Phodis are indeed fries that are made with vegetables like bittergourd,breadfruit,raw banana,sweet potato and the list goes endless.These are made by slicing the vegetable in desired shapes and marinating with little salt,then appling a paste(as made below) or just sprinkling chilli powder and other ingredients by one's choice and then rolling them or rather dusting in rice flour and then frying them up to golden and crisp.There is a difference between phodi and bajo in Konkani.Bajo is something that is dipped in batter made of chickpea flour(besan) and then deep fried.These phodis(fries) go good when served with rice and daal.

Bittergourd/karela                         1 nos
salt                                                         to sprinkle for marination

For masala:
Red chilli powder                             2tsp
Kashmiri mirch powder                1/2tsp
Salt                                                         to taste
Ajwain                                                  2 pinches
Haldi                                                     1/4 tsp
Asafoetida(hing)                             a pinch
Dhania powder                                1/2tsp
Urad daal flour(optional)           2tsp
Warm water                                      3tbsp
Oil                                                          for deep frying
Rice flour                                            2tbsp(for the second coat)

  • Wash and slice bittergourd into thin roundels(discs).
  • Take these  in a bowl and sprinkle a little salt and give a nice toss.
  • Place something heavy on this and set aside for 1 hour(i placed my stone mortar)
  • Meawhile in a small bowl make a paste the said ingredients mixing with the help of a spoon  and set aside.
  • Squeeze gourd pieces(handled carefully without breaking)
  • Take the squeezed gourd in a bowl and add the prepared paste and coat using a spoon or by tossing so that the masala gets coated to every single slice.
  • Set this aside for 15mts.
  • In a plate place the rice flour in one corner and dip each roundel individually on both side and dab both sides of the roundels in a corner of the well so that riceflour sticks neatly.
  • Repeat the procedure for every single slice.
  • Heat oil in a frying pan,drop a few carefully,fry on medium heat without disturbing for the first few seconds
  • Later with the help of tongs or a slotted spoon gently turn over each and every slice and fry till a nice golden colour.
  • Take out in a colander then tranfer to a plate lined with a kitchen paper towel.
  • Serve with rice and daal.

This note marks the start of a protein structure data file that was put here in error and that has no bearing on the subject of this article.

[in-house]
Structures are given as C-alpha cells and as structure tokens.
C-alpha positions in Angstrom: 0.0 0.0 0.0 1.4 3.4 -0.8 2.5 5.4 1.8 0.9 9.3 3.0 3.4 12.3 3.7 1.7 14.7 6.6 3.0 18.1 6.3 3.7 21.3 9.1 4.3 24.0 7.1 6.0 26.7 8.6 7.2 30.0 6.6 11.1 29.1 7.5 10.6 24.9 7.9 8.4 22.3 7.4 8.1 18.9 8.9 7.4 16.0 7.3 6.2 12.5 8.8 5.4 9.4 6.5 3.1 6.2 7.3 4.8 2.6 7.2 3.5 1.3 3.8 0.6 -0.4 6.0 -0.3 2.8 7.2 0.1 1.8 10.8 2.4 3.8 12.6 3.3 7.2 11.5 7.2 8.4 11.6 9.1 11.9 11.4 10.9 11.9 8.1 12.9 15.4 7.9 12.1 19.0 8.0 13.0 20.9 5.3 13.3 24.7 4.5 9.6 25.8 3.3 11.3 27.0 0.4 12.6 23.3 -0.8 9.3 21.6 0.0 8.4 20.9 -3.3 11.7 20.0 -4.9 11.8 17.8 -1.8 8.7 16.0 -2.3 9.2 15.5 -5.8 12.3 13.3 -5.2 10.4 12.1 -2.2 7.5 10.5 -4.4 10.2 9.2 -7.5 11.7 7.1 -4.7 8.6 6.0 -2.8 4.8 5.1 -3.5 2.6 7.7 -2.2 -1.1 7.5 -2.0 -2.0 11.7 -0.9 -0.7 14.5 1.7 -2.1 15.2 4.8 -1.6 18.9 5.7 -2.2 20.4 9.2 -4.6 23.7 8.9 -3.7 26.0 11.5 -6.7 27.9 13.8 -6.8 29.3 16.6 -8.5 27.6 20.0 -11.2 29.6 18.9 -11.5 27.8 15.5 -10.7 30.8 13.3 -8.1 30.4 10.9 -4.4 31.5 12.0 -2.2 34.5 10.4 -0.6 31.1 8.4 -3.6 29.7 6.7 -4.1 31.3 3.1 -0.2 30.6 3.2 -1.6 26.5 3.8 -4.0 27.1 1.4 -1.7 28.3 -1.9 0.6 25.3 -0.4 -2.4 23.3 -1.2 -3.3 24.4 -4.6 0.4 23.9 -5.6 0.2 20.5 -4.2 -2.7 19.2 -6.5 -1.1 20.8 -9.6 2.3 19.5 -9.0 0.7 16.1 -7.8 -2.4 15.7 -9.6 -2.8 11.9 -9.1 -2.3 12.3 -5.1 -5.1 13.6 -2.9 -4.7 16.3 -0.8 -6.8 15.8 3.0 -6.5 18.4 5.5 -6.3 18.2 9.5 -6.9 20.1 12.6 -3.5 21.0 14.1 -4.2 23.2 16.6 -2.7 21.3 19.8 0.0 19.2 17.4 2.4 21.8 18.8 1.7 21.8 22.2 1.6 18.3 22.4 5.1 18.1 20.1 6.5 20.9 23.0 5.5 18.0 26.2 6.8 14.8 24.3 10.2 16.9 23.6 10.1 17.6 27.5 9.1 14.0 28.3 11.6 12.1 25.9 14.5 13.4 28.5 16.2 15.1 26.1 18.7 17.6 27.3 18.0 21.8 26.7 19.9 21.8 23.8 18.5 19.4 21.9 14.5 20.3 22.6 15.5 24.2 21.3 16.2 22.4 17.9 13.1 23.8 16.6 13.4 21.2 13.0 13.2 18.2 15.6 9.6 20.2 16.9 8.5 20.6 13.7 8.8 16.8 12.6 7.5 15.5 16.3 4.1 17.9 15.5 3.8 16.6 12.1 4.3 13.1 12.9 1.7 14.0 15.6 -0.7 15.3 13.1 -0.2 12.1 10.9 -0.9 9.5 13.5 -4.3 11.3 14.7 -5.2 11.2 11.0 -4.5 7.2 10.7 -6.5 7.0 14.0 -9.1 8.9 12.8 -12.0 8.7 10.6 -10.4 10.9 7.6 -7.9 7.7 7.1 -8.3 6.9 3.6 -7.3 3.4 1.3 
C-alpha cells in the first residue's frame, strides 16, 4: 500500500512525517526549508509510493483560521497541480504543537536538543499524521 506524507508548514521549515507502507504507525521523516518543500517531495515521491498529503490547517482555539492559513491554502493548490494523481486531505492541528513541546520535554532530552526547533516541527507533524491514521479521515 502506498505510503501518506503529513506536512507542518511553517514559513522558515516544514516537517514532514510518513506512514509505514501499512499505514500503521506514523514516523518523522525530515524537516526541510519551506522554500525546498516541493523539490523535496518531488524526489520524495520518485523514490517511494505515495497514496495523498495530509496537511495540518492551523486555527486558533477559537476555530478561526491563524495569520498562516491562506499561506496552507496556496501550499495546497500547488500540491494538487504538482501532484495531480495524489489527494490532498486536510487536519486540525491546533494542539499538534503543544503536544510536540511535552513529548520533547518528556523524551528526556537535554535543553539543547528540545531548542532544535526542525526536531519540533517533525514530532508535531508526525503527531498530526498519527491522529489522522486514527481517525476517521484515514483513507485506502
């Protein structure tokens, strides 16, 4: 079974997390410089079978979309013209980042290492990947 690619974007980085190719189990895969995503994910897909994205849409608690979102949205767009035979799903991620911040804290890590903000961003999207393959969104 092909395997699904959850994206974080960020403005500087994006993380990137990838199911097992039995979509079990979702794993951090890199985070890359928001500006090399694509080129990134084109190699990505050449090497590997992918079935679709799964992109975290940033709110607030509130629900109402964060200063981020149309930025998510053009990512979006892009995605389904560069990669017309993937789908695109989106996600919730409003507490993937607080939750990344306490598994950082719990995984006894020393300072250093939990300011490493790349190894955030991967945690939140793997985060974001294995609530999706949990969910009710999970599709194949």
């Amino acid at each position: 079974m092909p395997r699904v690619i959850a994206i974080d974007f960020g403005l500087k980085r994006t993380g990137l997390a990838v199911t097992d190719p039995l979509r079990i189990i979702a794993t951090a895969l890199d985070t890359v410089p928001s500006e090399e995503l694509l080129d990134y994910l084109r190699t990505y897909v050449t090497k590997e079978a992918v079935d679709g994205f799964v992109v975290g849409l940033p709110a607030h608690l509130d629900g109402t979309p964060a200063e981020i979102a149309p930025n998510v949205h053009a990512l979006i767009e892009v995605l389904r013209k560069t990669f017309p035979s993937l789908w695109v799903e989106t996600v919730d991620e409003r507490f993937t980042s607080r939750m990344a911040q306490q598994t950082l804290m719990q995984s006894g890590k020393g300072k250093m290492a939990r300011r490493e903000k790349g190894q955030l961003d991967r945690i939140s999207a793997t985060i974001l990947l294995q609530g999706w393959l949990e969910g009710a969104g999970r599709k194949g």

Note:Urad (split black lentil)flour:
Dry roast 1/2 cup urad daal on low heat till a nice aroma
cool and blend into a fine powder consistency(mine was slightly coarse,like maize flour)

Use as required

Thursday, 24 September 2015

Red Chilli and Garlic Sauce/Chutney

Here is a simple and easy chutney/sauce recipe that can be made and preserved for a few weeks.The zesty flavour makes it go as a dip or use in different ways(follow note for ideas after the instructions below).This also reminds me of the chilli garlic sauce available in the Asian markets in the US which we used to like a lot.
Red chillies(bydagi)                     20 nos
Garlic cloves
(peeled,chopped)                           10-12
Salt                                                      to taste
(light brown sugar)                     a pinch
Vinegar                                             2tsp
Water                                                a little to get a consistency while blending
  • Cut the chillies into two if too long and soak in water for 2-3 hours
  • When the chillies are plump,drain out the water and transfer into a blending jar
  • Add the peeled and chopped garlic,salt,jaggery,vinegar and pulse it a few times till it becomes a coarse paste.
  • Now add little water and blend to a paste,add water if needed to help smooth blending.
  • Meanwhile have a taste of it so as to make necessary adjustments.(salt,vinegar)
  • Transfer into a clean dry bottle and store in refrigerator
  • Stays upto a month.

Those who feel it has the raw flavour of garlic(which actually doesn't feel so)may sauté this chutney for a few minutes with a tsp of oil for a few minutes.Cool and preserve in a bottle jar.This way the shelf life will also increase.

 Serving Suggestions:
  • Can be served as dip as it is or mixing with a little ketchup.
  • When mixed with little curd goes well with parathas and tastes like laal techa.
  • Can be smeared on plain/masala dosa to get a nice flavour.
  • Can be added to fried rice/noodles  just after sauteening the onions and sauteeing 1-2 tsp of this chutney to get a schezwan flavour.
  • Can be added while mixing bhelpuri.
  • Enhances the taste of pav bhaji( sauté 1-2tsp of this chutney after sauteeing onions)


Monday, 21 September 2015

Kultha Saaru-Horsegram(Kulthi)Spicy Soup